It was only later in my cultural development I realized what I was missing. I began exploring metaphors, similes, and imagery in college. I also learned quite a lot while playing music for theatre companies. Then, in the late seventies, I had the opportunity to work with poet and playwright Derek Walcott on some of his plays. That experience was an eye-opener and quite an education.

There, I observed firsthand the value of using the wealth of literary devices available to those who dare to take them to the stage. In his workshops and rehearsals for two of his plays – The Joker of Seville and O’Babylon – Derek showed his creative mastery. He constantly tested the limits of using poetry in his plays and his poetry readings.

Different cultures and accents inspire a varied range of emotions. When communicating in a formal setting, we often speak a bit differently. However, all speakers want to be authentic when they are on the platform. Using a poetic quote can be an excellent interlude, especially when it is in the native language of your audience. There is a profound change in communication styles when native speakers of the same culture meet and speak.

Their confidence, descriptiveness, and vocal variety are more pronounced. Look for those opportunities that open those doors. They offer speakers the ability to be in the moment and to use their poetic license. Then seamlessly, you can flip that inner switch and return to the expectations of the platform and the formality of the occasion. It works every time.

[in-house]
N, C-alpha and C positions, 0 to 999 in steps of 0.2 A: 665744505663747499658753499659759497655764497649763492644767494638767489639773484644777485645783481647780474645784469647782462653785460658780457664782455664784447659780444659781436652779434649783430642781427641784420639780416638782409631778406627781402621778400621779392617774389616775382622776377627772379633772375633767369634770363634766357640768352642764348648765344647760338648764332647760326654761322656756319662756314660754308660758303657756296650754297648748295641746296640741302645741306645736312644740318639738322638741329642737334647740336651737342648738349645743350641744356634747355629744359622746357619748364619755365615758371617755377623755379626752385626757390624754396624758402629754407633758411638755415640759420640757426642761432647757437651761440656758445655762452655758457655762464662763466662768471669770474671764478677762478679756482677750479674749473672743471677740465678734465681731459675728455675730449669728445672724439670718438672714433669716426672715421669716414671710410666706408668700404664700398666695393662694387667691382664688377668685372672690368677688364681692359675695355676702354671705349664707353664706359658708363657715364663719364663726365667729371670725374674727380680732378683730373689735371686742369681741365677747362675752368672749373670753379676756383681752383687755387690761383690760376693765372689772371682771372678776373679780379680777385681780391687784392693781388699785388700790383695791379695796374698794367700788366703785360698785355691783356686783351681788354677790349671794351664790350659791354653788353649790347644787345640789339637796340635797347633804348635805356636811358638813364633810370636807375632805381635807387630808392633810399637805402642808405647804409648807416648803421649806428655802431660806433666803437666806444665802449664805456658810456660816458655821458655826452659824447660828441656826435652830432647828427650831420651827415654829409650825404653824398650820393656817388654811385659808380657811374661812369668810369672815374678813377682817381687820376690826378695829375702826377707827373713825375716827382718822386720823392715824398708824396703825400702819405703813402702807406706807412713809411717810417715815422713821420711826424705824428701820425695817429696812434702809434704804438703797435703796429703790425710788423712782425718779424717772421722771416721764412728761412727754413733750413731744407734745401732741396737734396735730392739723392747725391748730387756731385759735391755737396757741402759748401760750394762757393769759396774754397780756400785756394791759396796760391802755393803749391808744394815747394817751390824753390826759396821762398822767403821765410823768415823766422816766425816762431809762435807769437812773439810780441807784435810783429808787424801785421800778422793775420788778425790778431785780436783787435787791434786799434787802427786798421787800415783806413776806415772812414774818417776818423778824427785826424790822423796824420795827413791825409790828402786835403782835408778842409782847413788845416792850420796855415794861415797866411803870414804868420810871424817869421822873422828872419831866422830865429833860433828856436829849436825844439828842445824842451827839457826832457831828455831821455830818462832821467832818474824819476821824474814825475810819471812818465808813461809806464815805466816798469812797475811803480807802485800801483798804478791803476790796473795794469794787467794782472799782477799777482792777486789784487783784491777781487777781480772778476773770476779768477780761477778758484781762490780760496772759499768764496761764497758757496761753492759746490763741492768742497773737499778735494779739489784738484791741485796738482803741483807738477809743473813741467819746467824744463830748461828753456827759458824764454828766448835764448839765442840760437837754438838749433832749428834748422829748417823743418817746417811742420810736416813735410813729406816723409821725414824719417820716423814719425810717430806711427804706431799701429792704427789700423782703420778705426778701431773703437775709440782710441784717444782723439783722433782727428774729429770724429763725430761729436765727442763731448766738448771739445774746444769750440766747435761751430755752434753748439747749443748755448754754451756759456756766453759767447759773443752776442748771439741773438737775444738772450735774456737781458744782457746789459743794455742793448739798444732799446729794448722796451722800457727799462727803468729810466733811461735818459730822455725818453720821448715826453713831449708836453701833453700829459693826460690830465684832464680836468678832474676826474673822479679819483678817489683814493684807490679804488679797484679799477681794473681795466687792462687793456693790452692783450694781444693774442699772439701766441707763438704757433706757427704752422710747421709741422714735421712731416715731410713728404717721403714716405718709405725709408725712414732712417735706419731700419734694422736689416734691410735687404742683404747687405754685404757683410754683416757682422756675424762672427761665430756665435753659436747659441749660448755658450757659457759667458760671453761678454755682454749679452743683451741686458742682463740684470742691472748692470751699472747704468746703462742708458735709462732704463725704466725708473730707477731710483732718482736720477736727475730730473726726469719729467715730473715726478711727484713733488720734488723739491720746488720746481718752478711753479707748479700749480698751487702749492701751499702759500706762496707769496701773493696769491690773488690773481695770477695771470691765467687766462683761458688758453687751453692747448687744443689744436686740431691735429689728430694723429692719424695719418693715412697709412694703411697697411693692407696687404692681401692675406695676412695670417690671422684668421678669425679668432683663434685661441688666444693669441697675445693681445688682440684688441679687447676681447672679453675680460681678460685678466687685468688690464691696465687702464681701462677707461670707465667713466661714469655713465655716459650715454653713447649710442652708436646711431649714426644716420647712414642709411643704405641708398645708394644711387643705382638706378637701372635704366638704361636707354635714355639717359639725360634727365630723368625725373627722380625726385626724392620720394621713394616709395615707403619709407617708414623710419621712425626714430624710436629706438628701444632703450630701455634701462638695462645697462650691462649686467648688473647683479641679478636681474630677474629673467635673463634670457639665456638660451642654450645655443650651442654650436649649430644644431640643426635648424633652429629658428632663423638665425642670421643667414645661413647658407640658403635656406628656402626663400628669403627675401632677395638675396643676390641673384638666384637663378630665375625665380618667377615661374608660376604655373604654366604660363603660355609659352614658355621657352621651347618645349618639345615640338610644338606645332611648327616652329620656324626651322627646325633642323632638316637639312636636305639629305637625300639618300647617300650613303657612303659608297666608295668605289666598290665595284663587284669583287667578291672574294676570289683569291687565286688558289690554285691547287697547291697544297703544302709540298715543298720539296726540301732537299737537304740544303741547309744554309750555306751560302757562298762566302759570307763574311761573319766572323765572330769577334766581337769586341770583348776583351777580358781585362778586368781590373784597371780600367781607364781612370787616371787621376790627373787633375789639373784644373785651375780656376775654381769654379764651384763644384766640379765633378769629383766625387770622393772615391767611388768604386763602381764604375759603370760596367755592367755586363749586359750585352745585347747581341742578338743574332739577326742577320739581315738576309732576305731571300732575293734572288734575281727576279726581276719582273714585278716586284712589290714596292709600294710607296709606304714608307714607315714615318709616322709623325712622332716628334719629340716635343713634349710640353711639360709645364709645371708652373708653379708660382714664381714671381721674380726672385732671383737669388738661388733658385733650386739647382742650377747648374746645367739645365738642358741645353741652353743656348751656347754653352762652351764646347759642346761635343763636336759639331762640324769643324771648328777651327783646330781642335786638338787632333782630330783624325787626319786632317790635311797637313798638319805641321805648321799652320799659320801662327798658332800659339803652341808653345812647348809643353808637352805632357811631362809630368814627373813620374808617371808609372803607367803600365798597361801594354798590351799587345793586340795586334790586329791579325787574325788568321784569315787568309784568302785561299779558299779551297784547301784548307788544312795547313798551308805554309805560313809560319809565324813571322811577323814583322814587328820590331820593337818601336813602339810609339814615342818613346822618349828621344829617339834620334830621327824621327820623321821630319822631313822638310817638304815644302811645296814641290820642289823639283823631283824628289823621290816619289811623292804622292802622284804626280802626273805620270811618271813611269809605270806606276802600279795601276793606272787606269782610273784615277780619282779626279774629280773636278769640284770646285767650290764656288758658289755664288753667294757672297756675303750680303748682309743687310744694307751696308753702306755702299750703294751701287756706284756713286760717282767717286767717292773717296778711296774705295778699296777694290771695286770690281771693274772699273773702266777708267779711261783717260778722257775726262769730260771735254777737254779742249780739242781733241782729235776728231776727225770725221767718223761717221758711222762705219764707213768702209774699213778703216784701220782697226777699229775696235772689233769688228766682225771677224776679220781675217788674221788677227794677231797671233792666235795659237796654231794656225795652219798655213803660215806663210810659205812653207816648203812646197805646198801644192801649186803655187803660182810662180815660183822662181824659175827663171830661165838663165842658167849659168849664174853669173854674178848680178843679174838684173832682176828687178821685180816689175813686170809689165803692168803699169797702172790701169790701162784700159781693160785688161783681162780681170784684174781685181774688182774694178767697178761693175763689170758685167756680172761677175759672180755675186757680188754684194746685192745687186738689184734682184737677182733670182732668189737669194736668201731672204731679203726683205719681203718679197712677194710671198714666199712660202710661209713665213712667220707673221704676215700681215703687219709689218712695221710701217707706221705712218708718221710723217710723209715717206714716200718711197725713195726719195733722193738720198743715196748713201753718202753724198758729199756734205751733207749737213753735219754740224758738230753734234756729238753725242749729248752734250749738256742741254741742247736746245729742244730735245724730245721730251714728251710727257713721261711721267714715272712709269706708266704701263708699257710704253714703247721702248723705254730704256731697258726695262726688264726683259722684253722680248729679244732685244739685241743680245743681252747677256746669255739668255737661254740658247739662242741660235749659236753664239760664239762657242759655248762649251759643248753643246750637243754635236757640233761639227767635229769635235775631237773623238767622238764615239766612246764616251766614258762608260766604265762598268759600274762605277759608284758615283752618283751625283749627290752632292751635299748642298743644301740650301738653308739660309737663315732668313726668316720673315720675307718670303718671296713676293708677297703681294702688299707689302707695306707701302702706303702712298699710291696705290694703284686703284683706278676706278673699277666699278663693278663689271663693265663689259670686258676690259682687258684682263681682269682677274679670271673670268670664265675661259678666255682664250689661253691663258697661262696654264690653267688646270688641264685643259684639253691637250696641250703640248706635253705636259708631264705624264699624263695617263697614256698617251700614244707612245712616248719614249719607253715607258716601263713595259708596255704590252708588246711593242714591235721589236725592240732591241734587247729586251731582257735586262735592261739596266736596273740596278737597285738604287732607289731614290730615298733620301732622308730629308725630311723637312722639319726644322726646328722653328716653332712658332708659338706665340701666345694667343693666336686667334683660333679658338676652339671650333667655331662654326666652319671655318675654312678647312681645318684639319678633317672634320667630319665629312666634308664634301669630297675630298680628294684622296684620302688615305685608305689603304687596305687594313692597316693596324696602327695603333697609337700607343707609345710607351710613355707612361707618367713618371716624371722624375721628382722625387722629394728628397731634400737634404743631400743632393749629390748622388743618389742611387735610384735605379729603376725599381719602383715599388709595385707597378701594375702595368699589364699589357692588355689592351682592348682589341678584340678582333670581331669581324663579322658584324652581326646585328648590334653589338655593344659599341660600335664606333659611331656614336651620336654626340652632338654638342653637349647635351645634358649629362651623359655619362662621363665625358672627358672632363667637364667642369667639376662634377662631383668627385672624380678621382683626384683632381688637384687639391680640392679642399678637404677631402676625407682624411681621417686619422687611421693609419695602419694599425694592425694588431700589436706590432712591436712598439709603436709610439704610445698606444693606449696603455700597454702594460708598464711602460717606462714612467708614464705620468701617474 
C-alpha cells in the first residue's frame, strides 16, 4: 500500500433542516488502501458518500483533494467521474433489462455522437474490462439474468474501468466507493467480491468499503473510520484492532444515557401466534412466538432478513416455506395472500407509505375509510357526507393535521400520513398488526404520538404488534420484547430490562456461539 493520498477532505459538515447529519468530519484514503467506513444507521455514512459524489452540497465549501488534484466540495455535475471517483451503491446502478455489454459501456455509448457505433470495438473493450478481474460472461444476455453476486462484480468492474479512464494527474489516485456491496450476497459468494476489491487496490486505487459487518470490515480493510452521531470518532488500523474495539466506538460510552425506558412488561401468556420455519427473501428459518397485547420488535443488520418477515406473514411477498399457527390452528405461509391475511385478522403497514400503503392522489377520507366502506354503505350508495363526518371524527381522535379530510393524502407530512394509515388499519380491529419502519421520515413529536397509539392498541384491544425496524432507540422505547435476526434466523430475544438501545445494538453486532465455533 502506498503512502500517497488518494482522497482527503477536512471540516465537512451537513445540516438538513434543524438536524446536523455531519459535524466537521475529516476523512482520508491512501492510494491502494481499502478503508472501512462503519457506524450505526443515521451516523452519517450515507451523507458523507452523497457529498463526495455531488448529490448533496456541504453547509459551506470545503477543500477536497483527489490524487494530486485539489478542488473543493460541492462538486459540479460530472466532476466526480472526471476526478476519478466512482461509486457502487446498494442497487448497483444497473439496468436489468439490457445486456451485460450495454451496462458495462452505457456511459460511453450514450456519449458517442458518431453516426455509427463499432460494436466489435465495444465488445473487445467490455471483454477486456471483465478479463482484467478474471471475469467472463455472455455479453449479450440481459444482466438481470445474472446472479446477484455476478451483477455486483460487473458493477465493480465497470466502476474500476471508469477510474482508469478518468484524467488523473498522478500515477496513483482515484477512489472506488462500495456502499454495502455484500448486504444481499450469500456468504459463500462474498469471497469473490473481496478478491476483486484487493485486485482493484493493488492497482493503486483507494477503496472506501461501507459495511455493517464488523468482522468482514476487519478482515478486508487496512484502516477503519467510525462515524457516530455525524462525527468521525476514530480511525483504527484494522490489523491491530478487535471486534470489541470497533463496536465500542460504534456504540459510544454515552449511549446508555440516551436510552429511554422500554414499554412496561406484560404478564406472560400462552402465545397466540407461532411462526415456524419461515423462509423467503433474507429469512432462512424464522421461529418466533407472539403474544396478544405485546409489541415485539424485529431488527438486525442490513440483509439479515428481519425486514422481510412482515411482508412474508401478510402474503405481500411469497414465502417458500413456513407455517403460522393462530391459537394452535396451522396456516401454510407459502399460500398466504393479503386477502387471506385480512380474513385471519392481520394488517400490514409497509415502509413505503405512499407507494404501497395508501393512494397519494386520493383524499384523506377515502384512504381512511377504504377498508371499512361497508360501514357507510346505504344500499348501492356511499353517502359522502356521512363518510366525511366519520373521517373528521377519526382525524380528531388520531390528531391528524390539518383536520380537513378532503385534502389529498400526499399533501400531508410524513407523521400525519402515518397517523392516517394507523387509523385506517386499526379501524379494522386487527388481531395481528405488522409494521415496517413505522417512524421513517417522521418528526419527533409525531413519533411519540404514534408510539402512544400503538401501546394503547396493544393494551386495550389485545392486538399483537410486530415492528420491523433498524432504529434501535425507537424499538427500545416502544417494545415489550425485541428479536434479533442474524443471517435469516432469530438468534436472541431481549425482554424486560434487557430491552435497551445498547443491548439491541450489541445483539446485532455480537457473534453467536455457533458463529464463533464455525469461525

Finally, relevance is essential when speaking poetically. Poetry always takes us back to an appropriate time and place. It can be a time when we were happy or sad. Perhaps it was a moment when we could not find the right words to express our feelings held deep within. In those moments, turn to the power of poetry.

You will discover expressions of emotions that are fitting to express those feelings. When those meaningful events in our lives are expressed poetically, they are cemented in our memoirs forever. Over time, we may forget the details of those events but seldom do we forget how we felt at that moment. Your words of comfort at the right time and in the right place will always remain fresh in our lives when we tell them in a manner related to poetry.

The Meeting That Never Was

Make your next meeting an experience.